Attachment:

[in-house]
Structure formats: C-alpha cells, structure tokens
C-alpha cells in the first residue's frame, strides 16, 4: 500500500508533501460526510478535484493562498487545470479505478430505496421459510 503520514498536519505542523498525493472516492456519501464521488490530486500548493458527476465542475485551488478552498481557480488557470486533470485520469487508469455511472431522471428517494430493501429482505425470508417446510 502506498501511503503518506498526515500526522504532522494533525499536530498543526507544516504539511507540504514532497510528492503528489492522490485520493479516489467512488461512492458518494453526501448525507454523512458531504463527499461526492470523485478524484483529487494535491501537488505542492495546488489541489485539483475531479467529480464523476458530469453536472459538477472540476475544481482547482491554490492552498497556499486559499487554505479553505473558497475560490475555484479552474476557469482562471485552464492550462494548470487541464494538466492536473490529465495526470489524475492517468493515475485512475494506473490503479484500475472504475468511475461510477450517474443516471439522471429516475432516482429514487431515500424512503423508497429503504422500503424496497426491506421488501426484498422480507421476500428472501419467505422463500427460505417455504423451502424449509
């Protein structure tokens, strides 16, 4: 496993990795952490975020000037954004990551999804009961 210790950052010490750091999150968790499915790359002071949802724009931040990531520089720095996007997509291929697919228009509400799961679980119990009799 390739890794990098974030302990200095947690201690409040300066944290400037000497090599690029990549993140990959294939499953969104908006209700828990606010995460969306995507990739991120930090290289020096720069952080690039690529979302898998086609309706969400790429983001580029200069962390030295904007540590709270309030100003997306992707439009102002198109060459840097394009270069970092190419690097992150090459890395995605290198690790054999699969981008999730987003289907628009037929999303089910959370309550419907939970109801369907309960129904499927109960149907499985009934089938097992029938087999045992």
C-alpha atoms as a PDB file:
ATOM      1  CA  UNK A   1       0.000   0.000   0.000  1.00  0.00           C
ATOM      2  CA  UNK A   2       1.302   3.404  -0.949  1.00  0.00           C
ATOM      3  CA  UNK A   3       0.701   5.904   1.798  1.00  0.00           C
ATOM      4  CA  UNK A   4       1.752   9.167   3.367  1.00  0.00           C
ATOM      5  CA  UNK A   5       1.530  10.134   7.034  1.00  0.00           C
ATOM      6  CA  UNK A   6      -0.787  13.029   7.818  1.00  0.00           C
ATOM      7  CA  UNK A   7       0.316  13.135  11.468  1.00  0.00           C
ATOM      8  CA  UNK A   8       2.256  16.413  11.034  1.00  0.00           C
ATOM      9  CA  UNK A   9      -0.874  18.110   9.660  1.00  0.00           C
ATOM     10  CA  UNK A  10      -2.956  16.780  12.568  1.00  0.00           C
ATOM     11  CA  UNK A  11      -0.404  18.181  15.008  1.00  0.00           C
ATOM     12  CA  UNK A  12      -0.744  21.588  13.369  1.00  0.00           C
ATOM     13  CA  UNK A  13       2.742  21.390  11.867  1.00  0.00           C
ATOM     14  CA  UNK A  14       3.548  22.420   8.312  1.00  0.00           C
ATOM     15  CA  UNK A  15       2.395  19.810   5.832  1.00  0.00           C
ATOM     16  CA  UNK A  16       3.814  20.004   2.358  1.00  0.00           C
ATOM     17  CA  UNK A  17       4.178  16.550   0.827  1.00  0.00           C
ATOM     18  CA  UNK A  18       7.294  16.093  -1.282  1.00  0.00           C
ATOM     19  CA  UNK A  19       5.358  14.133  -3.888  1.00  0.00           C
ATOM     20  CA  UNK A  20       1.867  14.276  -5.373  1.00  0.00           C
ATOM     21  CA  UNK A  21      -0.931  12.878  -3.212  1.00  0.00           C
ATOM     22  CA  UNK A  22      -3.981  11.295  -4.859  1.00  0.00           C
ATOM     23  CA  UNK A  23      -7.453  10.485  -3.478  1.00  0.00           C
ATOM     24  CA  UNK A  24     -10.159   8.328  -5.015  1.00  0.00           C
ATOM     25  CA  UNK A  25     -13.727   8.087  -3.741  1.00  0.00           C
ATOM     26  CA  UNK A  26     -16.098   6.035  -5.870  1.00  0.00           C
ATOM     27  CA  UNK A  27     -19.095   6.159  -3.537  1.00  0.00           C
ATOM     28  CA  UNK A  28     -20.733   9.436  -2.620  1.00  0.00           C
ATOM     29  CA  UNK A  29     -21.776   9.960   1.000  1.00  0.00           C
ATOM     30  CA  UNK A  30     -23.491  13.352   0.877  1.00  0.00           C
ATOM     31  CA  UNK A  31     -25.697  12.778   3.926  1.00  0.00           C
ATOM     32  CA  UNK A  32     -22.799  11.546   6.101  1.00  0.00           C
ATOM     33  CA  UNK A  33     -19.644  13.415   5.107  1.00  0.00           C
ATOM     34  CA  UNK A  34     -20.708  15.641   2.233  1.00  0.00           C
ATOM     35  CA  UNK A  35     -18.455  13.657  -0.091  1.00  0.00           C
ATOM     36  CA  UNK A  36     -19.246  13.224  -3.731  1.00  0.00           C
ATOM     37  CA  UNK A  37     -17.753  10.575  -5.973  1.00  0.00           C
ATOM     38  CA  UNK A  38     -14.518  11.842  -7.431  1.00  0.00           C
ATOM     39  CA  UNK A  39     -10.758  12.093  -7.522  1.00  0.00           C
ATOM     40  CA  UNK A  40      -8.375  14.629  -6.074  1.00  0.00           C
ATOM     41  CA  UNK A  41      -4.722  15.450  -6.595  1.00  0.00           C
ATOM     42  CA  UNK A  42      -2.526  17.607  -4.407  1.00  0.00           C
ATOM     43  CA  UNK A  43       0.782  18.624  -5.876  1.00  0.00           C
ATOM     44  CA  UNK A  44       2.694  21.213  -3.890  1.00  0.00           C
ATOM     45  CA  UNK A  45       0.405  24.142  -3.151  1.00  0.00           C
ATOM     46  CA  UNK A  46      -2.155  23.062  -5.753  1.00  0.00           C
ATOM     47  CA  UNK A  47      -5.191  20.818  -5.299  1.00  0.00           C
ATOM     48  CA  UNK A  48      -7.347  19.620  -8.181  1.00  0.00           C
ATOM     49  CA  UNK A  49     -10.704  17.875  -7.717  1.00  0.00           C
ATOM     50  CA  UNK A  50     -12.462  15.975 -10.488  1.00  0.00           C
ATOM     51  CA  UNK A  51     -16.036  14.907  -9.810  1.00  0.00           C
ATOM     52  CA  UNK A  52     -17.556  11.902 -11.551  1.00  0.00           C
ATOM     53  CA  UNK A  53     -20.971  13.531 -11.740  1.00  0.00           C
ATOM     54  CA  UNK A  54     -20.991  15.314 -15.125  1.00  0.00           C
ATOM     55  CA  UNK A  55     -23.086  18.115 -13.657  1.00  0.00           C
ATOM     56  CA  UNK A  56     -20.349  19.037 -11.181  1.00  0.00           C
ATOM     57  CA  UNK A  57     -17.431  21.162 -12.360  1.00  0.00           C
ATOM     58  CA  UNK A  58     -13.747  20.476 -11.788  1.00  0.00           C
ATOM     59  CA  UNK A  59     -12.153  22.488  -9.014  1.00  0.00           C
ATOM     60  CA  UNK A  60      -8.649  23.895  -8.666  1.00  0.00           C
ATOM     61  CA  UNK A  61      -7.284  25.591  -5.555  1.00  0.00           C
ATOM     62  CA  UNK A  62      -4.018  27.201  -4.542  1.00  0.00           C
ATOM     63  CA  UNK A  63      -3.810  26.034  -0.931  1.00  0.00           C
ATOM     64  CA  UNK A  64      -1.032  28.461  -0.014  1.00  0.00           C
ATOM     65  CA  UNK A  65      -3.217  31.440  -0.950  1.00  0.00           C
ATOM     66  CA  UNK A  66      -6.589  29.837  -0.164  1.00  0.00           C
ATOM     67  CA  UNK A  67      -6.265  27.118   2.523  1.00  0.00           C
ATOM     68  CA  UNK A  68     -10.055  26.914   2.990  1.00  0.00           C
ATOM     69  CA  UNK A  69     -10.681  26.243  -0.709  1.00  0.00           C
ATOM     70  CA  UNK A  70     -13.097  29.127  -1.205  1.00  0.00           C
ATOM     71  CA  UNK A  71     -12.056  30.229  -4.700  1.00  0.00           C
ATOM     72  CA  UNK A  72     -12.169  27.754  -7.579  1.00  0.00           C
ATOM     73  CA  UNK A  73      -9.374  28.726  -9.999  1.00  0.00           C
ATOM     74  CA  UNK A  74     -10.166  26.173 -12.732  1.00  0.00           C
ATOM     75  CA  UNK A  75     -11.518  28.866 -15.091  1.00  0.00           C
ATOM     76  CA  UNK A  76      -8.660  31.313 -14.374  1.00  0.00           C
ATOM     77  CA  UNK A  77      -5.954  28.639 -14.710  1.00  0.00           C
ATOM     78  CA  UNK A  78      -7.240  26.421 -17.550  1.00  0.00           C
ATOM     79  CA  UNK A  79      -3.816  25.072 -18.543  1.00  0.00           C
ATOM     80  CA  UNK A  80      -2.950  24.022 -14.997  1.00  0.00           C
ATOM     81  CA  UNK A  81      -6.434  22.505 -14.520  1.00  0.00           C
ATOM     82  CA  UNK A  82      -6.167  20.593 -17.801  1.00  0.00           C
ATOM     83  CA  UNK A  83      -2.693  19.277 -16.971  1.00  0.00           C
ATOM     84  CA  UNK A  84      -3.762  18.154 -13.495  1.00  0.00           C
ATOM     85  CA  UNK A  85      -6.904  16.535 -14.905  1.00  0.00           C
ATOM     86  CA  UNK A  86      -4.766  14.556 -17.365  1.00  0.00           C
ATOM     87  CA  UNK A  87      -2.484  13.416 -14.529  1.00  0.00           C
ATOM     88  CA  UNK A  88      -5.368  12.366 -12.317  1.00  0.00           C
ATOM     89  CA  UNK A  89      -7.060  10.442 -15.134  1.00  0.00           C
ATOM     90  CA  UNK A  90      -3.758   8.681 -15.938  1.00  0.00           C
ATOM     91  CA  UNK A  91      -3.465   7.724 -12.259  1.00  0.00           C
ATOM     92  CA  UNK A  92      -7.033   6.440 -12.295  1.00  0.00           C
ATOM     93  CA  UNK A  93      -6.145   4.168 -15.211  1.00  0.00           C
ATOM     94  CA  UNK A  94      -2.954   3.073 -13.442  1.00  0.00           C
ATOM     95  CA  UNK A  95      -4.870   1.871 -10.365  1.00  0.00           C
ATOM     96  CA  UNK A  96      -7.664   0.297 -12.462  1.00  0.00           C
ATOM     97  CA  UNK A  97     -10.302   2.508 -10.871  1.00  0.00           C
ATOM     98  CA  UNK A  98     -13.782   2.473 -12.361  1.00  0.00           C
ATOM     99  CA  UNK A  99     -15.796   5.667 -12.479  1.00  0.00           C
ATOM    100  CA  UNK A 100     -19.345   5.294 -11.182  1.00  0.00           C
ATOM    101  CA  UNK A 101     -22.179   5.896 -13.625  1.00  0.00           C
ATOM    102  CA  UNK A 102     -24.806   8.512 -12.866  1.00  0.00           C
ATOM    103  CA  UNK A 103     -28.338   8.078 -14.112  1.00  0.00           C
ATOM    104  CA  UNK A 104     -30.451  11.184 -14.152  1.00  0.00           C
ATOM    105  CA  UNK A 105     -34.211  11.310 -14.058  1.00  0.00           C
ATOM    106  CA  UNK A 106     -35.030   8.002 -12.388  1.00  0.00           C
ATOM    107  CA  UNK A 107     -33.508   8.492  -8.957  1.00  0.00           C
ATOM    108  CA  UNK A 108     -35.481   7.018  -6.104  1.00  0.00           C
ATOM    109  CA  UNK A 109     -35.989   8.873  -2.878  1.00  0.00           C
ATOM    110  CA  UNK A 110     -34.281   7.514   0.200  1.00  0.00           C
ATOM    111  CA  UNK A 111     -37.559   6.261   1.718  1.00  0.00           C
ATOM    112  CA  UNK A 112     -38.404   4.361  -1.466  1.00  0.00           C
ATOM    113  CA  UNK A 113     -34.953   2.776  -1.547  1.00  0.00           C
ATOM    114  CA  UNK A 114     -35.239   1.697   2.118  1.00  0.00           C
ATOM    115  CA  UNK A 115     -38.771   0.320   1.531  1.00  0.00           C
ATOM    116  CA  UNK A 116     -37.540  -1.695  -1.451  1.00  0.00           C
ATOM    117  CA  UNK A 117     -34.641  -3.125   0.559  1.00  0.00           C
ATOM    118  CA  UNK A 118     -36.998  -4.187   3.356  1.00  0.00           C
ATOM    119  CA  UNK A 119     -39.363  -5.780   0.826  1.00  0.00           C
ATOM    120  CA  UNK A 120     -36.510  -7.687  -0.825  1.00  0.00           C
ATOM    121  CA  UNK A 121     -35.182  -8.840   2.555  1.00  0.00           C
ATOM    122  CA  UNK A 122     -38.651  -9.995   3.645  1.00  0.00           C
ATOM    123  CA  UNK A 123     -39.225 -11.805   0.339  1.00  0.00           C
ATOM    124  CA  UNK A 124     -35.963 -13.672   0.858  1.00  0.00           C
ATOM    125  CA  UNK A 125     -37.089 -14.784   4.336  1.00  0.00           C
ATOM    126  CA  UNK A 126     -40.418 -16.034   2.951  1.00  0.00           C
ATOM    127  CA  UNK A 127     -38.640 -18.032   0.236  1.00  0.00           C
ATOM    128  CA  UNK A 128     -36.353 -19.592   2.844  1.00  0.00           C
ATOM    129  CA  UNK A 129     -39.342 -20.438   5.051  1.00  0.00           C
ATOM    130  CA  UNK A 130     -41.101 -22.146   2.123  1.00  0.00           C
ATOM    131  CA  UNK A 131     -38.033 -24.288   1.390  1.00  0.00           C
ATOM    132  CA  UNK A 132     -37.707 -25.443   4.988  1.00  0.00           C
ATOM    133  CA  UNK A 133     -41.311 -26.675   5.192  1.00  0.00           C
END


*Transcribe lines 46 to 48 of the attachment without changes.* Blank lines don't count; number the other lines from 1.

ATOM     41  CA  UNK A  41      -4.722  15.450  -6.595  1.00  0.00           C
ATOM     42  CA  UNK A  42      -2.526  17.607  -4.407  1.00  0.00           C
ATOM     43  CA  UNK A  43       0.782  18.624  -5.876  1.00  0.00           C